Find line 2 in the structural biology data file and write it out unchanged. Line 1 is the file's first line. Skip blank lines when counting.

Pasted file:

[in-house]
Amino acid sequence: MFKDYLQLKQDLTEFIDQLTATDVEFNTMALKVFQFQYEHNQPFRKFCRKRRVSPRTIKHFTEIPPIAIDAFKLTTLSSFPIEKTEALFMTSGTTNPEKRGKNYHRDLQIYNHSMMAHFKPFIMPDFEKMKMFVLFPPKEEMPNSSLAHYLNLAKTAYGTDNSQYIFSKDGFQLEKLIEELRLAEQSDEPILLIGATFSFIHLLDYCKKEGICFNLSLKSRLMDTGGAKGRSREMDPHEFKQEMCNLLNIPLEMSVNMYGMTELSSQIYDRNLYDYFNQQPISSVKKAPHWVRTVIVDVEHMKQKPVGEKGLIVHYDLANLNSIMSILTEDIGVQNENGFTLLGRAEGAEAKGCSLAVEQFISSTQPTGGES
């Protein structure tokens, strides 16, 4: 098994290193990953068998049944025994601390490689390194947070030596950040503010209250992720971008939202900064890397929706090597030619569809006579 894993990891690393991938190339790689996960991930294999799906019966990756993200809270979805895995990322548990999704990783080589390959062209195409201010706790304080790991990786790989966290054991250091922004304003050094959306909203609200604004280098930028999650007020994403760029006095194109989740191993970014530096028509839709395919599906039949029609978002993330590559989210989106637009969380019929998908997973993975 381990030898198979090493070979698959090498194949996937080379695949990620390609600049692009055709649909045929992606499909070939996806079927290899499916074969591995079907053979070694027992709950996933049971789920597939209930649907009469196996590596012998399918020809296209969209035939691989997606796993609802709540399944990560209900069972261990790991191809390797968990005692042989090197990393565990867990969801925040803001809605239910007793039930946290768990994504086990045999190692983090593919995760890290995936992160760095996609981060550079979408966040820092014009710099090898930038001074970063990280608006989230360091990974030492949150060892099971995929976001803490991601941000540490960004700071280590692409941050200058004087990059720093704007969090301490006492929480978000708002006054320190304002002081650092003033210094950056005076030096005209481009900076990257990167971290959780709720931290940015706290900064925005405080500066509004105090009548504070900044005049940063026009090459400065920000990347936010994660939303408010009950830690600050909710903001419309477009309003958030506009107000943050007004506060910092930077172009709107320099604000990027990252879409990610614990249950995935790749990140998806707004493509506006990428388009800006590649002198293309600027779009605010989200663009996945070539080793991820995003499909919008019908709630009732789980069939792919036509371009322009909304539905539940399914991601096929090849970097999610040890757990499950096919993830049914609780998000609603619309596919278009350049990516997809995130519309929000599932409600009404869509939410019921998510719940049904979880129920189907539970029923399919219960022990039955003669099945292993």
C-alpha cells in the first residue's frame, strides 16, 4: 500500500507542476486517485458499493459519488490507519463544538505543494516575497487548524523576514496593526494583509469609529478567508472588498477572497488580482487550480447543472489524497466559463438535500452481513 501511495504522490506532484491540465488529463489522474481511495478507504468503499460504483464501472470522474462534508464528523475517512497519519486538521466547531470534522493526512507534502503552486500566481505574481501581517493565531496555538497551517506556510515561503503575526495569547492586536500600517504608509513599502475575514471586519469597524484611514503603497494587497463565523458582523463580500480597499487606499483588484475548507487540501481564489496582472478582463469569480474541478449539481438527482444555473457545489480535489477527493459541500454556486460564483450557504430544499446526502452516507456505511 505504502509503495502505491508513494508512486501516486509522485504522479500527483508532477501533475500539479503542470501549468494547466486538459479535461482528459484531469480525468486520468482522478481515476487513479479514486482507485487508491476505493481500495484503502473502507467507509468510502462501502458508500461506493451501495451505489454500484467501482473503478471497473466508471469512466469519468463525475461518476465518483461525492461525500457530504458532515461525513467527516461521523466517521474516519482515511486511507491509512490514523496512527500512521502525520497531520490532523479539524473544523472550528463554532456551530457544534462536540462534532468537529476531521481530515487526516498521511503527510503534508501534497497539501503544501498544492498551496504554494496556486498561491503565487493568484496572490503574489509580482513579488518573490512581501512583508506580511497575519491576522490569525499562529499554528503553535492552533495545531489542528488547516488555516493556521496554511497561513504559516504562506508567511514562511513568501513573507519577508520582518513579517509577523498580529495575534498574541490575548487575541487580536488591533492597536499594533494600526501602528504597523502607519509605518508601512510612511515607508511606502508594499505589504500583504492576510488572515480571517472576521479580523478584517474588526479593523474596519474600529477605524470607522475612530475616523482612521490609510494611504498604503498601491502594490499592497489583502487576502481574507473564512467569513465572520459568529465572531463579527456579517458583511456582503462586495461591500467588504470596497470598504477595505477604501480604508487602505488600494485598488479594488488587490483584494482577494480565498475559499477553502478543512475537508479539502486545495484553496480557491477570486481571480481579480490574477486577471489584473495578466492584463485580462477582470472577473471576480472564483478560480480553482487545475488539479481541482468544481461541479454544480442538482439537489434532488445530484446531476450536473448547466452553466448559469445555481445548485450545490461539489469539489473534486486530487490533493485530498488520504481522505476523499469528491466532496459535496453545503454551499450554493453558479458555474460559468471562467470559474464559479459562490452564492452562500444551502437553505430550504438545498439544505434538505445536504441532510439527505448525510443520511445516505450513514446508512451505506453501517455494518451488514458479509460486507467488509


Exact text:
Amino acid sequence: MFKDYLQLKQDLTEFIDQLTATDVEFNTMALKVFQFQYEHNQPFRKFCRKRRVSPRTIKHFTEIPPIAIDAFKLTTLSSFPIEKTEALFMTSGTTNPEKRGKNYHRDLQIYNHSMMAHFKPFIMPDFEKMKMFVLFPPKEEMPNSSLAHYLNLAKTAYGTDNSQYIFSKDGFQLEKLIEELRLAEQSDEPILLIGATFSFIHLLDYCKKEGICFNLSLKSRLMDTGGAKGRSREMDPHEFKQEMCNLLNIPLEMSVNMYGMTELSSQIYDRNLYDYFNQQPISSVKKAPHWVRTVIVDVEHMKQKPVGEKGLIVHYDLANLNSIMSILTEDIGVQNENGFTLLGRAEGAEAKGCSLAVEQFISSTQPTGGES